What advice would you give a new supply management professional? Four honorees of Institute for Supply Management®’s (ISM®) 30 Under 30 Rising Supply Chain Stars Program offer their thoughts and share stories. The program, established in 2014, identifies and honors the profession’s next generation.
The four are:
●Katy Conrad, CPSM, contracting and procurement development manager — supply chain transformation at Shell, a 2014 honoree and recipient of the program’s Megawatt Star award
●Amy Georgi, senior program manager for acquisitions and integrations at Fluke Corporation, a 2015 recipient and Megawatt Star
●Dan Kaskinen, CPSM, manager of supply chain data services at Premier Healthcare Alliance, a 2016 honoree and Megawatt Star
●Elizabeth Richter, MBA, CPSM, CSCP, hardware product readiness group program manager at Google, a 2017 recipient.
Conrad: I encourage new professionals to dive deep into understanding the full value chain and the purpose of their business, asking themselves how the business serves the world and how can they help to make that happen more efficiently?
Working for a purpose versus a simple number target will enable you to access higher delivery from yourself. So, land the deals and work together with suppliers to deliver the scope — but push to make stronger long-term decisions that account for more than cost and serve your industry’s or company’s future.
I also encourage new professionals to take risks. Stepping into stretch assignments outside my comfort zone early on led to opportunities to develop innovative contract models, save unprofitable product lines, negotiate across cultures, live abroad and expand my view. These opportunities were critical as I stepped into roles focused on leading teams, organizational culture and supply chain transformation. Being willing to take on a challenge I’ve never faced before, move to a new city or country, or put myself in a situation I’ve never been in has led to some of the most valuable and rewarding experiences of my career and my life.
Georgi: Be a champion of your own career but understand that the grass is greener where you water it. The first years out of college should be approached with an absolute laser focus on learning. Learn as much as you can — and ask for and accept projects that will stretch you. Don’t be worried about how someone else’s career is moving here or there. Find a company that wants you to learn and get to work.
Remember the power of your network. While you are working in your new role, keep in touch with mentors and past professors and make a it a habit to expose yourself to professional peers and mentors. Attend your local ISM Chapter meetings. It is key time in your life to develop a network and keep it alive.
Kaskinen: This has been said many times before, and for good reason: What got you here, won’t get you there. It’s incredibly important to never let your skill set or your point of view stagnate. I think this is especially important for recent graduates because they have a strong temptation to put down the books when formal education is finished. The truth is, if you stay put while progress keeps moving forward, the world will pass you by.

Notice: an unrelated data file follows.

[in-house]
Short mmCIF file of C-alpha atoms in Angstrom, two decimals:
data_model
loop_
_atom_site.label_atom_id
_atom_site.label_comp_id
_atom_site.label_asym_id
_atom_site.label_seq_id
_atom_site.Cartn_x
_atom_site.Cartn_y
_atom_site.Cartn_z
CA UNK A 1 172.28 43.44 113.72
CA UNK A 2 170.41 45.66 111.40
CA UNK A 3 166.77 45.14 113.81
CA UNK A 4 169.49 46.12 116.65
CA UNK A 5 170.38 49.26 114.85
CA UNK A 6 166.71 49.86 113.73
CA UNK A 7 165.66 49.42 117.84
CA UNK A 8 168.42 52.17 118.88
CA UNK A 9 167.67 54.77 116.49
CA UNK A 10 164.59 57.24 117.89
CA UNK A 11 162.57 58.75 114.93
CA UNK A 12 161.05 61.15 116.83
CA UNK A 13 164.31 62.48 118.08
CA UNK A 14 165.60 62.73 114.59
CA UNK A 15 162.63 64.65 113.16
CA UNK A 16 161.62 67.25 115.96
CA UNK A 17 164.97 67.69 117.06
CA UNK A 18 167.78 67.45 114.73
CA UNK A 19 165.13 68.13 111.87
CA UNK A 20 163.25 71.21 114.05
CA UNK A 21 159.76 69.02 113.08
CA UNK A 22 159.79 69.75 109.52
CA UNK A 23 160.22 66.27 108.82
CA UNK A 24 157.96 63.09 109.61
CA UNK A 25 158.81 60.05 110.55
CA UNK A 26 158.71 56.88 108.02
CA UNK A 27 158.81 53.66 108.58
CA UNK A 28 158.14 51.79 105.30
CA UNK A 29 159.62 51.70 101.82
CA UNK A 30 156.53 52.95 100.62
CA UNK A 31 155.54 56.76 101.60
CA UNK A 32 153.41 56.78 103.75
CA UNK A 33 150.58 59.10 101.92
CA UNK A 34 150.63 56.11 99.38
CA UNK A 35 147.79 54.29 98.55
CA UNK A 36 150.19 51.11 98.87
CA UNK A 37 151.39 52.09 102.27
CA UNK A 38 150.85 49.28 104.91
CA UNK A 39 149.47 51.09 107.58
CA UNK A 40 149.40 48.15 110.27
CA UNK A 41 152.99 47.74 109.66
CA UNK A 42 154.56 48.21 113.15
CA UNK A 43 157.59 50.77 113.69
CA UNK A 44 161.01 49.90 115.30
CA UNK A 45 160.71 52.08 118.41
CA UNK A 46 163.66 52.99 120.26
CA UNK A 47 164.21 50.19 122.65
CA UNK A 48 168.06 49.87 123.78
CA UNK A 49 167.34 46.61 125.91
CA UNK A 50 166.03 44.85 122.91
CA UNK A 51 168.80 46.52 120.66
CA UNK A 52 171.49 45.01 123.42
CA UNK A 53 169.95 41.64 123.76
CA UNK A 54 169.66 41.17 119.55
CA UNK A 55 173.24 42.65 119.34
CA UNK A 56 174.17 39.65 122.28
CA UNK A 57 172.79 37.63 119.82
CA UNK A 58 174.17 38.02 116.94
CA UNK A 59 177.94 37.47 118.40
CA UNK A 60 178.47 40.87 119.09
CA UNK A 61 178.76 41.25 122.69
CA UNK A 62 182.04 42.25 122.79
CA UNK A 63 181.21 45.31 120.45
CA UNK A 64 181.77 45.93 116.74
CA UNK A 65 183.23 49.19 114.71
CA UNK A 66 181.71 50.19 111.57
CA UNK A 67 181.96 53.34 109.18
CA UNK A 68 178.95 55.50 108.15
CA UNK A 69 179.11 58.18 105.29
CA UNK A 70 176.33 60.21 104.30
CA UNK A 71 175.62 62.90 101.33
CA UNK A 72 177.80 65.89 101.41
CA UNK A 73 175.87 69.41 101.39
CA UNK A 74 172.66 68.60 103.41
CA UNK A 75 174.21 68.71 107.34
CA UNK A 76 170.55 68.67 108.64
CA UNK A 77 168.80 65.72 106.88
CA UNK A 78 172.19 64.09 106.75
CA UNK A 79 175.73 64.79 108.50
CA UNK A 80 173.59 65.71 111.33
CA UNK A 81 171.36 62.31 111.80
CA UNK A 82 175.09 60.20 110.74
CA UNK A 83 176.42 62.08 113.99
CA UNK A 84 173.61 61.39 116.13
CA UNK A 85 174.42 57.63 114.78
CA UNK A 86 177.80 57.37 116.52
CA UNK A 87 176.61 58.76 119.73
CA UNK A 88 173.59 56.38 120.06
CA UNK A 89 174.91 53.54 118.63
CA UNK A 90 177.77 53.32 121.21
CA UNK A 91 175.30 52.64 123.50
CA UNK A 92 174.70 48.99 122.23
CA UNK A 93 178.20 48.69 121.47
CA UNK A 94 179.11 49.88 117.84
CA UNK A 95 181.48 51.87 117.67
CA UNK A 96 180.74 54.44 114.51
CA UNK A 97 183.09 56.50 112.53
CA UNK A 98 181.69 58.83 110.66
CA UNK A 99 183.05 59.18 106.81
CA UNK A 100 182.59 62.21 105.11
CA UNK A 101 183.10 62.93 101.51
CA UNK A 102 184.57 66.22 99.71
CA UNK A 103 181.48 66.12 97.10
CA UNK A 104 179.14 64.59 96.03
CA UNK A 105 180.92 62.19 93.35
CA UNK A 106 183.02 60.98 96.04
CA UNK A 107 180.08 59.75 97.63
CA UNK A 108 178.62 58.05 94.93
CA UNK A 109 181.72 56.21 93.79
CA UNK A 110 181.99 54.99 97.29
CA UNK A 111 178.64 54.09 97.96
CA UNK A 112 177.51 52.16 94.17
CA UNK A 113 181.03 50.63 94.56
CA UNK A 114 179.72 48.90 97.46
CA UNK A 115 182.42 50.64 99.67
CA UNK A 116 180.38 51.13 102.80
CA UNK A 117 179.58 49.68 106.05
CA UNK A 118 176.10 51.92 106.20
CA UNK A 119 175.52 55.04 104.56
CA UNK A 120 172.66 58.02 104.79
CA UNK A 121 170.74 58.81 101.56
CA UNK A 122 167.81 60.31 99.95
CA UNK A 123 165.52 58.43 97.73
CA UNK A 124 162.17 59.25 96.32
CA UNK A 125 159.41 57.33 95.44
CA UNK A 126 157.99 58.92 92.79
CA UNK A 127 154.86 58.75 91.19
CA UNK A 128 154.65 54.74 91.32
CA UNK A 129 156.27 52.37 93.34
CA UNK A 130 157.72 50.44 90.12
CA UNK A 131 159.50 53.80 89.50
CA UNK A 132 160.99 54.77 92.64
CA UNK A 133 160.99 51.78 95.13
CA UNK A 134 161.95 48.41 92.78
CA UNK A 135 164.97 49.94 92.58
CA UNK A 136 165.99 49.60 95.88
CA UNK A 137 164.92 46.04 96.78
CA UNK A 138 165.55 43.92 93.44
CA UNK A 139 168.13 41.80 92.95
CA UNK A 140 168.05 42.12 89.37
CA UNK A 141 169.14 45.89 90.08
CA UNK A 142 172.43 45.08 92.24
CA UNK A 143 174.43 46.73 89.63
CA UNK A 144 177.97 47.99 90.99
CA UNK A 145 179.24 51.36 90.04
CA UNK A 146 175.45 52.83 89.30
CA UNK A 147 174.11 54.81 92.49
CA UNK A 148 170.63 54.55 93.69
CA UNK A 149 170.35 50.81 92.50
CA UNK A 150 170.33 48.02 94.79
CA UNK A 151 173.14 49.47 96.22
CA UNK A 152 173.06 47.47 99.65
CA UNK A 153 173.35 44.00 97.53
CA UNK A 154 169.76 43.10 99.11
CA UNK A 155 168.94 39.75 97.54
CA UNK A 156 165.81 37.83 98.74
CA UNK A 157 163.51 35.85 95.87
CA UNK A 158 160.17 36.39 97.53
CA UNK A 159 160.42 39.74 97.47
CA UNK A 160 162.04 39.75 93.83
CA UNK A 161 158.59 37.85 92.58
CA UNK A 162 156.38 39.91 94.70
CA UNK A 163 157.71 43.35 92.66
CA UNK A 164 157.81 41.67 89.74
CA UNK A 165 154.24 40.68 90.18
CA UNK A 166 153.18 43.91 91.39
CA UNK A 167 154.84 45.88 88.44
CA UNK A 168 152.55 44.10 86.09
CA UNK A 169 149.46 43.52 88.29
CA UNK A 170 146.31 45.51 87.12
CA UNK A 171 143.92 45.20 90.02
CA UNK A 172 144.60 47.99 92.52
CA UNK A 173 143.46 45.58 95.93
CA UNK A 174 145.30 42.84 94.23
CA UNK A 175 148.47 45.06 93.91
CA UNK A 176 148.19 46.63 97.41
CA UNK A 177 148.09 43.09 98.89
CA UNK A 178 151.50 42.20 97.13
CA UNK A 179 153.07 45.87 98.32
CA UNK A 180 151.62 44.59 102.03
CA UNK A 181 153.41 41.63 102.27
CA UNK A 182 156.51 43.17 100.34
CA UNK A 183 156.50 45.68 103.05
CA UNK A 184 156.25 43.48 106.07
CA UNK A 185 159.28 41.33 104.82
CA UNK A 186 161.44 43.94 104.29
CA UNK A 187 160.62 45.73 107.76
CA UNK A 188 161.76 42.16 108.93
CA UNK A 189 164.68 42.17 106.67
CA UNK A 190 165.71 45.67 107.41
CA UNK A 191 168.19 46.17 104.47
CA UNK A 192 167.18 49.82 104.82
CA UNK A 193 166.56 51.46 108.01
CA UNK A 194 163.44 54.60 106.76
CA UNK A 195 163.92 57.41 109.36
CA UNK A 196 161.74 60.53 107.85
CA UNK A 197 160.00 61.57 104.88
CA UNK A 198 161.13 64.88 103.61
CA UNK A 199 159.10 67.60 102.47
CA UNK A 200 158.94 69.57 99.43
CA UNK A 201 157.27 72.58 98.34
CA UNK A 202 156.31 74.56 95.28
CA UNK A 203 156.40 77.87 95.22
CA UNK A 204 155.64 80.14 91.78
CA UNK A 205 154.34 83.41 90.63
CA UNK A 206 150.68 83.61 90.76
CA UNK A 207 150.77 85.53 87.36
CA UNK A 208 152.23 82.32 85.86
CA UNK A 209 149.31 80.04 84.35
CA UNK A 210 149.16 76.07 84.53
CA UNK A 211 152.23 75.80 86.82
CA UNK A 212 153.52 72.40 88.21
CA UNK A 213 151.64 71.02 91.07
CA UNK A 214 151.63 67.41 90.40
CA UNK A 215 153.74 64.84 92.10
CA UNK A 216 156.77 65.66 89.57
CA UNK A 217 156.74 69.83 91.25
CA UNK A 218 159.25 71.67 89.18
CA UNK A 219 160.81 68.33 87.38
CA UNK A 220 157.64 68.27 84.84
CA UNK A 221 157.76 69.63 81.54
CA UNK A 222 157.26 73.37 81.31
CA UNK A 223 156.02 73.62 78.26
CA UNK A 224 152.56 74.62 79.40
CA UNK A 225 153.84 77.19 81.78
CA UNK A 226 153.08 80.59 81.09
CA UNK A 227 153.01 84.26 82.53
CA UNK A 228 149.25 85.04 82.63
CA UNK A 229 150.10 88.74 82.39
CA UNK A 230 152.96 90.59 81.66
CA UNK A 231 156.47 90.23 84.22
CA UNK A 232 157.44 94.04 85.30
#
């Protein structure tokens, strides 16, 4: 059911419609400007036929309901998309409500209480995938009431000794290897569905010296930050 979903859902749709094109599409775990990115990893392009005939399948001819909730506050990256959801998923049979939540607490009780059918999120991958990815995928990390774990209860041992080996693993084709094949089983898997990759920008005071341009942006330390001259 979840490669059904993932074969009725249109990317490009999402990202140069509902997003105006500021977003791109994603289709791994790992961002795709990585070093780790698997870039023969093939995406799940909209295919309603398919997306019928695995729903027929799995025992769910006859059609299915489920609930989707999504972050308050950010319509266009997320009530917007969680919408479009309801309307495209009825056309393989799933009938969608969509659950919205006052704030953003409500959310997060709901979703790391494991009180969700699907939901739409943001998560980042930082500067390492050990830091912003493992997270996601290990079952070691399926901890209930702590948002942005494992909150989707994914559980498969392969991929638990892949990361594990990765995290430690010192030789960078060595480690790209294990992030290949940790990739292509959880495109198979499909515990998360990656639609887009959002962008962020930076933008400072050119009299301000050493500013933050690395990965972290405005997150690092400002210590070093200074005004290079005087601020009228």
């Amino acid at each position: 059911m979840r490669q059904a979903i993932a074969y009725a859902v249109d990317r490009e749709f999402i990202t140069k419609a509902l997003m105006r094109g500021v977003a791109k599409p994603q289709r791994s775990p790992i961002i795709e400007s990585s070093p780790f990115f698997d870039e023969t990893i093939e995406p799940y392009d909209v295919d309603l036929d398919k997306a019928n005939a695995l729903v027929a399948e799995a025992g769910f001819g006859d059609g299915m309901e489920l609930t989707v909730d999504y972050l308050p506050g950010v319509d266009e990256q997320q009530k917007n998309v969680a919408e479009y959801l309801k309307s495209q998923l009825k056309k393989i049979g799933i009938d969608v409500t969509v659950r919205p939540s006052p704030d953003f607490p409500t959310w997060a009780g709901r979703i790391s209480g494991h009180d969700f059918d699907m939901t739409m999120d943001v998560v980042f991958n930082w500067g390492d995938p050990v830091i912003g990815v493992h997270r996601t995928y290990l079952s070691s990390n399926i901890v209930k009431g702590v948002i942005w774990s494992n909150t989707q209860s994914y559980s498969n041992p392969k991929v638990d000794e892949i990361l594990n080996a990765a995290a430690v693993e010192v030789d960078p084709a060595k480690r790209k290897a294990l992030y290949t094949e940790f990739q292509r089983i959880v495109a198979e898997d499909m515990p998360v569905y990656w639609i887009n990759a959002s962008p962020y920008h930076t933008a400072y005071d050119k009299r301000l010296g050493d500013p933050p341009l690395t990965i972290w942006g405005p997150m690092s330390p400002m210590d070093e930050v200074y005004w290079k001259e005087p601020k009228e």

I also regularly remind myself of a Chris Rock quote I wish I had heard much earlier in life: “I’d always end up broken down on the highway. When I stood there trying to flag someone down, nobody stopped. But when I pushed my own car, other drivers would get out and push with me. If you want help, help yourself — people like to see that.” Every single day I find this quote becoming more applicable, both as the one needing help and the one giving help.
Richter: Don’t sweat the small stuff. Don’t be afraid to take a risk on an industry or position that is interesting and/or a stretch role for you. It just might be the step your personal career trajectory needs. Don’t try to follow someone else’s career path. There are an infinite number of paths — make your own.
Most people have heard of impostor syndrome, where you doubt your skills and are afraid of being exposed as a fraud. It’s a concept highly referenced in a TED Talk by social psychologist and author Amy Cuddy. But I recently heard imposter syndrome phrased in a way that stuck with me: You see 100 percent of the effort, preparation and late nights that you put in, but only see everyone else’s finished product (and not your own). The truth is, you have a seat at the table because you deserve it. If you don’t have a seat at the table, make yourself one.
If you drive yourself with strong ethics and a desire to do what’s best for the company, you will thrive.
(Editor’s note: Conrad, Georgi, Kaskinen and Richter share more insights about the profession and their experiences in “Advancing Along the Supply Management Career Path” in the August issue of Inside Supply Management®.)